Antique Persian Heriz Rugs
The Heriz rugs are named after the largest town in a district of over 30 villages, in the mountainous area of Northwest Persia, 50 miles east of Tabriz,Iran.are probably the most popular of the Persian village carpets. Heriz rugs were produced during 19th Century primarily as exports to Europe and Britain. Historically, it was common for traders of antique rugs to market carpets produced in neighboring villages, responsible for Bakshaish rugs, as Herizes.
Construction: Heriz carpets are usually based on a cotton foundation (warp) with a wool weft usually taken from the herds of the producing tribe. There is a great variation in the quality of the wool and skill of the weaving in this rug type. Heriz rugs are of coarse construction and the pile is thick and heavy. Next to Bijar Rugs these are some of the toughest Persian carpets.The rugs range from 30 kpsi on the low end to 100–110 kpsi on the high end. It is rare to see a rug over 80 kpsi that would look like an authentic Heriz unless it is an antique silk Heriz.
Sizes: The great German rug expert Heinrich Jacoby described a difference in size pre-1880 and post-1880. In the pre-1880 period Jacoby suggests that the most common size was 6 feet 6 inches by 13 feet. This length equals twice width seems typical in that period before the massive commercial export period. Long and narrow was in keeping with the needs of the Persian buyer. After 1880 production shifted to European sizes. Starting with 6 meter rugs (6 feet 7 inches by 9 foot 10 inches) they were made in sizes typically up to 16 foot 6 inch by 26 feet. Jacoby, Heinrich. How To Know Oriental Rugs and Carpets. Whatever the size may be, it’s easy to see a Heriz carries a certain flair to themselves no matter what their dimension is.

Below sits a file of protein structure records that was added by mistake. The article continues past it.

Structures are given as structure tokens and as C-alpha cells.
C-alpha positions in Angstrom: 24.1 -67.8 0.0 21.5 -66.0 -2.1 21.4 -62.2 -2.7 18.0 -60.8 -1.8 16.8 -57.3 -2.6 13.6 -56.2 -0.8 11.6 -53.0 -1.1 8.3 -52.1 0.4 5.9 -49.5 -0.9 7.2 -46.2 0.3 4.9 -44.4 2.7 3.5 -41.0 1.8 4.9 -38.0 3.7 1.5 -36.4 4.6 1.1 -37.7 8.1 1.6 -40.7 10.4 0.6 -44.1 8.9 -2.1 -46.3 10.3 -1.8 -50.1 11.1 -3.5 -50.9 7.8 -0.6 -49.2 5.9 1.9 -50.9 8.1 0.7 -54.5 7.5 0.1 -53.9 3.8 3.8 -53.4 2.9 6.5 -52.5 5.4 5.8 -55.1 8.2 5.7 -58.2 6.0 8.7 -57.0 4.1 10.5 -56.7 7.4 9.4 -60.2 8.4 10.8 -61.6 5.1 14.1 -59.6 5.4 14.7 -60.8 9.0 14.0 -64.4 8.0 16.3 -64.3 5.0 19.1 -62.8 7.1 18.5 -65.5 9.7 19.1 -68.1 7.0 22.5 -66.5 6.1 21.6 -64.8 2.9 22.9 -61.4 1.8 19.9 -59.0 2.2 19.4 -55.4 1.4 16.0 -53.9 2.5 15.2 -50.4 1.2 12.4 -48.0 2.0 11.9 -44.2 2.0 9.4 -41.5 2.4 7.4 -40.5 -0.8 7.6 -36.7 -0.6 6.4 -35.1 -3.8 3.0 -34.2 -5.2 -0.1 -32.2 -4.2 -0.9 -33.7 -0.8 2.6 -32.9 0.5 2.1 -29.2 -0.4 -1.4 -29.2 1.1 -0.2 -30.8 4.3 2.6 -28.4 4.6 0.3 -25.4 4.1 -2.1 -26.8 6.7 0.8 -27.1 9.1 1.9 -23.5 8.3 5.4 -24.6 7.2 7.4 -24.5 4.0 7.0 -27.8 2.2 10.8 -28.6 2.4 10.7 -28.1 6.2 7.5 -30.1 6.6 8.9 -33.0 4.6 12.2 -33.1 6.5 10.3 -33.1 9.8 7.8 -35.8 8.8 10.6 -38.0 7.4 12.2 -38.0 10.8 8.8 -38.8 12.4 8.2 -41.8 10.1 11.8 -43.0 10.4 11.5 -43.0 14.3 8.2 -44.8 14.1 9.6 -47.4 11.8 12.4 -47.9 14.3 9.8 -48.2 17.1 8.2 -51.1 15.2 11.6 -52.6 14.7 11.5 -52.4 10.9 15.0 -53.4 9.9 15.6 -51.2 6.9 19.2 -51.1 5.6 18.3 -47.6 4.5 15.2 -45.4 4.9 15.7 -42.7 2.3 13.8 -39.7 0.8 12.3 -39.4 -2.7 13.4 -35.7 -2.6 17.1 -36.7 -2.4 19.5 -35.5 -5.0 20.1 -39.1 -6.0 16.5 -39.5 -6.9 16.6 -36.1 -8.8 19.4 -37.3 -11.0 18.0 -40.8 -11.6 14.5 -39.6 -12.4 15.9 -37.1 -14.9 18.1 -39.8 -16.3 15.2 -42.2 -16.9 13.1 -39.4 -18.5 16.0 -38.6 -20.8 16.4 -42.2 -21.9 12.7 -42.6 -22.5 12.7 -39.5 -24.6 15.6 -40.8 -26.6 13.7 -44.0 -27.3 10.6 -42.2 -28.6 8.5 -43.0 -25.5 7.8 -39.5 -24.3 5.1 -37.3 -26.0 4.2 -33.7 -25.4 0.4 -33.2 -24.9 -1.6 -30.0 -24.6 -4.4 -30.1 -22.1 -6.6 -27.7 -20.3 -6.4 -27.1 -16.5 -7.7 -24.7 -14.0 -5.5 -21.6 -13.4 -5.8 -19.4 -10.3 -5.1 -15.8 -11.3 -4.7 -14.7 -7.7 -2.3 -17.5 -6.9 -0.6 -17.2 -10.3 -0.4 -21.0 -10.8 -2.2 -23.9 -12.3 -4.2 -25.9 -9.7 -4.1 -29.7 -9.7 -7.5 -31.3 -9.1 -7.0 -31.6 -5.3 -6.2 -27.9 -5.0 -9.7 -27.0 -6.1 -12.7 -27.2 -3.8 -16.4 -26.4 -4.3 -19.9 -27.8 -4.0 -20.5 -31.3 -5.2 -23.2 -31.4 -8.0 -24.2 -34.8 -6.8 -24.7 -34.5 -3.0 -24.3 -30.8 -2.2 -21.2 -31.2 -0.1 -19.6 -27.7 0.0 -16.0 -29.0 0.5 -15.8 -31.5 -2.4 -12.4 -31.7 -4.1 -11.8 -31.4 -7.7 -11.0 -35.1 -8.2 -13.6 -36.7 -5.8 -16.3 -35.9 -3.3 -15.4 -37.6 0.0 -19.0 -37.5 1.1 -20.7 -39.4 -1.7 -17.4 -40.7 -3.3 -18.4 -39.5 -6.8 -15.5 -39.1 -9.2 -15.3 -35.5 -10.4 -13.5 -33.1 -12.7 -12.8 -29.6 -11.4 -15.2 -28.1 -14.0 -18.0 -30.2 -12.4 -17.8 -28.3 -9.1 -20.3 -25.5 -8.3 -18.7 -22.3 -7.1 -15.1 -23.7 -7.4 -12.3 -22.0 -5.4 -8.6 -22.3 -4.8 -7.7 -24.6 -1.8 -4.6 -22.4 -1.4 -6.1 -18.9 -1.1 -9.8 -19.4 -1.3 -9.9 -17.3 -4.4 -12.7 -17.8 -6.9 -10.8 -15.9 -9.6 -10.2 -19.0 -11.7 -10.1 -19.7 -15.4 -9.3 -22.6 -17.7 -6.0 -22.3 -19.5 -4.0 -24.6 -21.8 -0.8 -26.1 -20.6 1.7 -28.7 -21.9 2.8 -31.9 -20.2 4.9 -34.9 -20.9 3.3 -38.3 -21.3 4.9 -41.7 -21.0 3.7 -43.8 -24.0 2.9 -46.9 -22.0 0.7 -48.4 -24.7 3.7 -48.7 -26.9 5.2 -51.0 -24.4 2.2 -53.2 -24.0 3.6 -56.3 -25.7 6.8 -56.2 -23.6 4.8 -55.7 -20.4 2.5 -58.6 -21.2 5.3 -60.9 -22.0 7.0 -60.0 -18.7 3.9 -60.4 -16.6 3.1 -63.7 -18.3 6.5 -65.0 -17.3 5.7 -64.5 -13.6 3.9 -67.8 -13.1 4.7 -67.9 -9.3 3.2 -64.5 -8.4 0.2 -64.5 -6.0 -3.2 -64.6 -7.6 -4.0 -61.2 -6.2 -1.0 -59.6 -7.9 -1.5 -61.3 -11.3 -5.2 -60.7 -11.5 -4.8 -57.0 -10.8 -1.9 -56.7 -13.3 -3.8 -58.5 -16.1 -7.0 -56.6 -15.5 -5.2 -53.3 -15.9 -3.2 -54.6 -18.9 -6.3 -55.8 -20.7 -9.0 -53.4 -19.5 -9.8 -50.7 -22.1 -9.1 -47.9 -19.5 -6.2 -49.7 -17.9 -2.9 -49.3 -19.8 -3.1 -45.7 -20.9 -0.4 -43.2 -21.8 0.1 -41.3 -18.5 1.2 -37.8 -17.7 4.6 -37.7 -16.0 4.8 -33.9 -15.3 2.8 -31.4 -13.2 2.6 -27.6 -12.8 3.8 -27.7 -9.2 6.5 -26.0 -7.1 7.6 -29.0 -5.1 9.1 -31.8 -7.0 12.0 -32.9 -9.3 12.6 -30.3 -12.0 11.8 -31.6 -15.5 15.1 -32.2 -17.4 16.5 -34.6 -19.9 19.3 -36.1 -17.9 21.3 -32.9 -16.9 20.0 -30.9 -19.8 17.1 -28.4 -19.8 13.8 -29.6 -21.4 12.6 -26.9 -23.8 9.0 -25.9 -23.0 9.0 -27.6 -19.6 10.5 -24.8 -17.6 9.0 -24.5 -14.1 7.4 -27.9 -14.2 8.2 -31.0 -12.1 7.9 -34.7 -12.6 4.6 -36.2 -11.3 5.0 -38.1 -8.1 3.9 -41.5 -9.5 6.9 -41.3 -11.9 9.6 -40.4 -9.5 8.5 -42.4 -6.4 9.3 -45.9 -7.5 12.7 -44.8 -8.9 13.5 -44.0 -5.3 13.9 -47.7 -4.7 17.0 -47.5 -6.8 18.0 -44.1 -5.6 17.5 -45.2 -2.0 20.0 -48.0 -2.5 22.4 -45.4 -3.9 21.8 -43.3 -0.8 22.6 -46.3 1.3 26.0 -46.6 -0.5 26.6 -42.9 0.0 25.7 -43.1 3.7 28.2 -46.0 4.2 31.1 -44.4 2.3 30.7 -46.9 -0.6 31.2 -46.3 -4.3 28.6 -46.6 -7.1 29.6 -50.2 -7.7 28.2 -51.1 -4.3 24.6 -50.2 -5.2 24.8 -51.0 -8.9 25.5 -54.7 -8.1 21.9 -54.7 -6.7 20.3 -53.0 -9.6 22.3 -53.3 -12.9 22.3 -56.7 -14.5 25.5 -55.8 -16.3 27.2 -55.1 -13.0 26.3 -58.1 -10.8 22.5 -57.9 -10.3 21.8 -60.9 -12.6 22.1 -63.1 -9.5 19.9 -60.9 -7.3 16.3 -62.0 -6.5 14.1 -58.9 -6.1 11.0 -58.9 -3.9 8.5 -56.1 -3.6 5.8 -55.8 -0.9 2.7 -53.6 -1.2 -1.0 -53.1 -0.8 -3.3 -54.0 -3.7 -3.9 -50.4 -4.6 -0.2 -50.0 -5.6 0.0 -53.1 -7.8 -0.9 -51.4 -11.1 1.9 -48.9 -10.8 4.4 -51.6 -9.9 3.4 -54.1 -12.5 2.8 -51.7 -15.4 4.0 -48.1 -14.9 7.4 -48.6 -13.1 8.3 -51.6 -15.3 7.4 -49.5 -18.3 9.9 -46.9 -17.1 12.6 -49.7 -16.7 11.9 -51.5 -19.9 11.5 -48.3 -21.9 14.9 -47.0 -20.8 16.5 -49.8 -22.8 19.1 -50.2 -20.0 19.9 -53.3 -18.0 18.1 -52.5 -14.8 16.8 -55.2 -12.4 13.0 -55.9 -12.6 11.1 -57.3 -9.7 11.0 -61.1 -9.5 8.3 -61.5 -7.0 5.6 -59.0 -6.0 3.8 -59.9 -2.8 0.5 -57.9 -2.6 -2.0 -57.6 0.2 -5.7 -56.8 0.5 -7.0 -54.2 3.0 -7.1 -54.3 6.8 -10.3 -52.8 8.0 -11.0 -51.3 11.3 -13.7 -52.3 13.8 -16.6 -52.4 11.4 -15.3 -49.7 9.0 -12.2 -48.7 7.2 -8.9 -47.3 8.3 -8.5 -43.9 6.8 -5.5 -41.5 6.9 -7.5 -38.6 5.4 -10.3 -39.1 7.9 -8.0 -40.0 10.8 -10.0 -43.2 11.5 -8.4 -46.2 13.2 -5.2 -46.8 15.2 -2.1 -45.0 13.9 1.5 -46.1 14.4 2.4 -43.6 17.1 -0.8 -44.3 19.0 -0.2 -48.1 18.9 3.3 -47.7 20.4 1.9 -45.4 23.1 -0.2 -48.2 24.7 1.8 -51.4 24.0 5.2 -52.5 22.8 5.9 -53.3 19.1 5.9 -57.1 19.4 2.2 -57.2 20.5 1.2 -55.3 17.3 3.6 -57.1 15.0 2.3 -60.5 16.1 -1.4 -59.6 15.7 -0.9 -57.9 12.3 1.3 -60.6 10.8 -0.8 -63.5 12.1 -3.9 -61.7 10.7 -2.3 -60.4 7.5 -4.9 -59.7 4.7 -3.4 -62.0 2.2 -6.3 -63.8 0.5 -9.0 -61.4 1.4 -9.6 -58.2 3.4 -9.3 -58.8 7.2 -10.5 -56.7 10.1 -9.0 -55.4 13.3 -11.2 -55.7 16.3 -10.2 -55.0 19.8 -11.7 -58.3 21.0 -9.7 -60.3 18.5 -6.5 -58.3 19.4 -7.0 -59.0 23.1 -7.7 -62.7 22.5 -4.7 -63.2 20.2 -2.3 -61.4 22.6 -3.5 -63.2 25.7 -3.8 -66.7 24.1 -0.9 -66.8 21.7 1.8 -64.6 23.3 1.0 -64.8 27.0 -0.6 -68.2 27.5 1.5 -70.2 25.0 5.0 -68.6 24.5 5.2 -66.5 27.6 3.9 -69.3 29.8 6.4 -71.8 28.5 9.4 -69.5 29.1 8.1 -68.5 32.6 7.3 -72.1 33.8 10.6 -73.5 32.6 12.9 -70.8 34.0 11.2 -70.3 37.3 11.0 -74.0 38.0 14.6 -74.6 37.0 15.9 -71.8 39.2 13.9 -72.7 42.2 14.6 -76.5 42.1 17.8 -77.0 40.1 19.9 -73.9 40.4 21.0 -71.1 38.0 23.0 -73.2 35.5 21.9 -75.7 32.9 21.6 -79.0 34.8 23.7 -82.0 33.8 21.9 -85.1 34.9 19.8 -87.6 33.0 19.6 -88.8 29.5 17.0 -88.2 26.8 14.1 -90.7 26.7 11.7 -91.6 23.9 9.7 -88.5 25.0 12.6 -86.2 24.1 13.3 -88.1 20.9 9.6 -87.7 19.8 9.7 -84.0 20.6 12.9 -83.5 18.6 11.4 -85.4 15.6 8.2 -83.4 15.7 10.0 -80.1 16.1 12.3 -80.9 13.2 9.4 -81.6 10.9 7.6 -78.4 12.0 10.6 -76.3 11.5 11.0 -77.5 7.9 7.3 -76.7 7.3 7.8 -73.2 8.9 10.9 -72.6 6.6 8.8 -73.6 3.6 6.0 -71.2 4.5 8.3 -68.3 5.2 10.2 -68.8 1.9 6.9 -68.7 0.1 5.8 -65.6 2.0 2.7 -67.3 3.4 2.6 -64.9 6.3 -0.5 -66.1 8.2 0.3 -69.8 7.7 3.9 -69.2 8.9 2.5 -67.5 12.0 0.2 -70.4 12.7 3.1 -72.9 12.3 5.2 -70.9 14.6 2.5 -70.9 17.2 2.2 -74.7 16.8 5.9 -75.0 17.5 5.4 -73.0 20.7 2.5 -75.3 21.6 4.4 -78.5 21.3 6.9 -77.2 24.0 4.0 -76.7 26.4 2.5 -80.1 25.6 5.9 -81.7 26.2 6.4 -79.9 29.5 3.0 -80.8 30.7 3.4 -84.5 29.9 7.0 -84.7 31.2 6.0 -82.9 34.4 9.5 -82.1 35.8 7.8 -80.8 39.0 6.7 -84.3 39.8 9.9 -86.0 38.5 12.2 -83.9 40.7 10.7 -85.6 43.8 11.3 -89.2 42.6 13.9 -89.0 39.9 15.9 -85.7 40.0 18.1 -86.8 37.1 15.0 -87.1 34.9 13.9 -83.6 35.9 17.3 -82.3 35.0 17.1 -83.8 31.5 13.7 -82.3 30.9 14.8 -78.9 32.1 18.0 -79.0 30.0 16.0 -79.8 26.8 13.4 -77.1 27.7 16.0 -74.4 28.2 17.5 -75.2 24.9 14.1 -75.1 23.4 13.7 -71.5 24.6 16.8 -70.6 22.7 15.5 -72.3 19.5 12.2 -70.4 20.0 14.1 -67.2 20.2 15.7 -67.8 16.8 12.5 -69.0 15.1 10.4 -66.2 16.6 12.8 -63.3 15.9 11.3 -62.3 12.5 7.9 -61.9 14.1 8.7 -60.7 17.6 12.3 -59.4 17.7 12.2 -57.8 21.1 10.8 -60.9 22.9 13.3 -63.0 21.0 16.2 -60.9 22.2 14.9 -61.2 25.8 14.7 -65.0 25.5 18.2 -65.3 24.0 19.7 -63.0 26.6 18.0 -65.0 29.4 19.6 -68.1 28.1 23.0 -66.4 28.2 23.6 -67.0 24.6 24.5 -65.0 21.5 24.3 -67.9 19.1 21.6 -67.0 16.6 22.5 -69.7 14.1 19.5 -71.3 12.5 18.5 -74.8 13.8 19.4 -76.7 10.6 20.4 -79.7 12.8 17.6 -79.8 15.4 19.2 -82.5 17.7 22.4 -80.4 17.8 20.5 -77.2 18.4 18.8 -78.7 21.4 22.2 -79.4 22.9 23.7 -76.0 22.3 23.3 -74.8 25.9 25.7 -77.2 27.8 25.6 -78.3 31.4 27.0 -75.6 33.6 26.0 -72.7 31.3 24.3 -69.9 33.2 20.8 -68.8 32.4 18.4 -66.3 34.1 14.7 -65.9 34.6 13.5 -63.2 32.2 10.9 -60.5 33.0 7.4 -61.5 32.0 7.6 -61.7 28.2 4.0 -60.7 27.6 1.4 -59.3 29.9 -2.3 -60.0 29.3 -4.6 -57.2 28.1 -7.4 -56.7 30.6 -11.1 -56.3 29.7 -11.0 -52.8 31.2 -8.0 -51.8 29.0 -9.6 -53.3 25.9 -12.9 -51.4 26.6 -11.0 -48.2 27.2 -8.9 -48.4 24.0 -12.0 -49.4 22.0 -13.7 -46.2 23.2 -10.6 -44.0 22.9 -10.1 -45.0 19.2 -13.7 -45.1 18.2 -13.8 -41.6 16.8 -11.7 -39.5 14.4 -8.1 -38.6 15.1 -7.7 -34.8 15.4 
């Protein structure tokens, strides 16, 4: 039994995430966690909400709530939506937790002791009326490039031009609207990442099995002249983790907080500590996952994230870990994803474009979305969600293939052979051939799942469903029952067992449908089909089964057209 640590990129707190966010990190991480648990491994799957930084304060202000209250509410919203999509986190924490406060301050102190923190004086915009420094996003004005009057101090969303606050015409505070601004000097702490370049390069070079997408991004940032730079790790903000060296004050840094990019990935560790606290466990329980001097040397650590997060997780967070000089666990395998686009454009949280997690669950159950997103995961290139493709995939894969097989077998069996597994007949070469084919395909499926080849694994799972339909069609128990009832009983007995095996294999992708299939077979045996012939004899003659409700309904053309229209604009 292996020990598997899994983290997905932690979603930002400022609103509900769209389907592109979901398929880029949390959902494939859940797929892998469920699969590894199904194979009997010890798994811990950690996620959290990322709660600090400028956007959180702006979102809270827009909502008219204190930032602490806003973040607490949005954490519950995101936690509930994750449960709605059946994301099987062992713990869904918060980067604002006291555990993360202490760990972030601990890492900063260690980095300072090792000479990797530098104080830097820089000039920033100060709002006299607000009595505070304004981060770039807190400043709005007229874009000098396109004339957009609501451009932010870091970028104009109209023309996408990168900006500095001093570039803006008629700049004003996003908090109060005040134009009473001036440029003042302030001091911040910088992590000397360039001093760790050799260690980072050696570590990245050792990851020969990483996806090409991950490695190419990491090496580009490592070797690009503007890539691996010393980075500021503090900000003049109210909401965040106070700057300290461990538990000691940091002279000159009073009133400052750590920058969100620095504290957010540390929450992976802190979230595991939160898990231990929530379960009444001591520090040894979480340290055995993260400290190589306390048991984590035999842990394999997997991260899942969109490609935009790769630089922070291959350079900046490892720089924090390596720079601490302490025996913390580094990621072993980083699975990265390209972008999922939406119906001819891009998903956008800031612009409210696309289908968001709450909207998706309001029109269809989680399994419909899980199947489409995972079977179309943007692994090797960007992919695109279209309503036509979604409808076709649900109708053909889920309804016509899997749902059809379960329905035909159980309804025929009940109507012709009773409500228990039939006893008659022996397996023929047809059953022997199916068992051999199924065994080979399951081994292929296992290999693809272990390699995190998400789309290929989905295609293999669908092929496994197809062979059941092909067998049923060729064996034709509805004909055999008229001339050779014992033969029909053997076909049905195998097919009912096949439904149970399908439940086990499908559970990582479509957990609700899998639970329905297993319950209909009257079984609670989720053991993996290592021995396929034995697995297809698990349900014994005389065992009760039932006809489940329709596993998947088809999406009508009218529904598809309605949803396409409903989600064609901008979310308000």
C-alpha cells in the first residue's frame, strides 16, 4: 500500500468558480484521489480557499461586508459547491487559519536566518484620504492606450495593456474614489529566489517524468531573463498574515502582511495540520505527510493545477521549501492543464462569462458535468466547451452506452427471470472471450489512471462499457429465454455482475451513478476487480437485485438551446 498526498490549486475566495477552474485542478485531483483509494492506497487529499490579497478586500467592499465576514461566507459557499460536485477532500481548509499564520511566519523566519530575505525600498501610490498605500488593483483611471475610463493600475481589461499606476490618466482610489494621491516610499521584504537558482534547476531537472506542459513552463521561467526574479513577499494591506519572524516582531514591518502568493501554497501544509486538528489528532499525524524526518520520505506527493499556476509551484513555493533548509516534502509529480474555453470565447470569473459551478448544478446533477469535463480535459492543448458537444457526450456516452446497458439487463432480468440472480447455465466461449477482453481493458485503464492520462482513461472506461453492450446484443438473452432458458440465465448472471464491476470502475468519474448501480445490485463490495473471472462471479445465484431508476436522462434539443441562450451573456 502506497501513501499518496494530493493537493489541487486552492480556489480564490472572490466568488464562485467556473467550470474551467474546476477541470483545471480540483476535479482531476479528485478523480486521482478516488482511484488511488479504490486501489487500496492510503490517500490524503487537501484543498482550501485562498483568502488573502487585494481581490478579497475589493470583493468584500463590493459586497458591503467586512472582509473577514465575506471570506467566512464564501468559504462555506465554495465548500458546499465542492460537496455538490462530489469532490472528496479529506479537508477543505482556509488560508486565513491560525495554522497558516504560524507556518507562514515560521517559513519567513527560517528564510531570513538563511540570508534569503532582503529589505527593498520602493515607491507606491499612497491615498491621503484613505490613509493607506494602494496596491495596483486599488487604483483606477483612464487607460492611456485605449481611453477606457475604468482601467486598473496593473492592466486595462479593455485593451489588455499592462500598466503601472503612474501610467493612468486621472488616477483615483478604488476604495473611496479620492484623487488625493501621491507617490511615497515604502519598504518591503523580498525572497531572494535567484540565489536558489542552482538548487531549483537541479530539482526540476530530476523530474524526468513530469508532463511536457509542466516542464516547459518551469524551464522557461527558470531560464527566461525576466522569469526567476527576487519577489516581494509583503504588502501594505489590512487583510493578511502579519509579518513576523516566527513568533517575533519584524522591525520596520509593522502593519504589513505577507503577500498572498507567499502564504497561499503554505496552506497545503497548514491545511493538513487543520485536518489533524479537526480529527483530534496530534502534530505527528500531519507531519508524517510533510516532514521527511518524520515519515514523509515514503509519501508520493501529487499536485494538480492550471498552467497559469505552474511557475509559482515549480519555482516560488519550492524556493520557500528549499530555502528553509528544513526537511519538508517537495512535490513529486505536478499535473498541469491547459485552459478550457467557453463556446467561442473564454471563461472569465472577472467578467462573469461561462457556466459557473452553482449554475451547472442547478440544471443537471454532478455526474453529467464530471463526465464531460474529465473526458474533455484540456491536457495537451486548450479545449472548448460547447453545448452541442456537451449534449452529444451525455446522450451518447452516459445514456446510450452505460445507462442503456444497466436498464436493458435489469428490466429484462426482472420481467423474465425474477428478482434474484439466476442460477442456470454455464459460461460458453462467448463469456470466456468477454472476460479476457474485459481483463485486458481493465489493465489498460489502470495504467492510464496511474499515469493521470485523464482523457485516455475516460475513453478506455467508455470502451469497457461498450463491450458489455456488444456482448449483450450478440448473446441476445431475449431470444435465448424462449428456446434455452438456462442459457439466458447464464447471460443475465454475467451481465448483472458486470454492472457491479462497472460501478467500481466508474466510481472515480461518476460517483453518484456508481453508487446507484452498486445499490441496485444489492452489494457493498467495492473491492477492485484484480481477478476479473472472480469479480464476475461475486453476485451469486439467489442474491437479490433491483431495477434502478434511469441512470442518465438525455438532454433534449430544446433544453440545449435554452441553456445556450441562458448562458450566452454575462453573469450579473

Patterns: Originating in Northwest Persia and the Iranian province of East Azerbaijan, Heriz Oriental rugs from Persia include regional patterns created in several dozen towns and villages in the area, mostly distinguished by their rectilinear designs, a departure from the traditional arabesques and scrolls typical of Persian manufactory.The signature of a Heriz is the large medallion with overscale cornerpieces filled with angular oak leaves and foliage, at once bold and captivating. Older antique Heriz rugs, echoing the famous antique Serapi carpets from the same district, tend to be more spacious in design,
Colors: Certainly, the antique Heriz rug makers were consummate masters of vegetable dyeing. While the Heriz rugs of the last 20-40 years are often chemically dyed, with the best using a mixture of natural and chemical, older antique Heriz carpets tend to have been made with pure vegetable dyes. These have mellowed and attained a wonderful patina with age. The technique of abrash, or intentional variation within one color tone, is masterfully used in the finest antique Heriz rugs.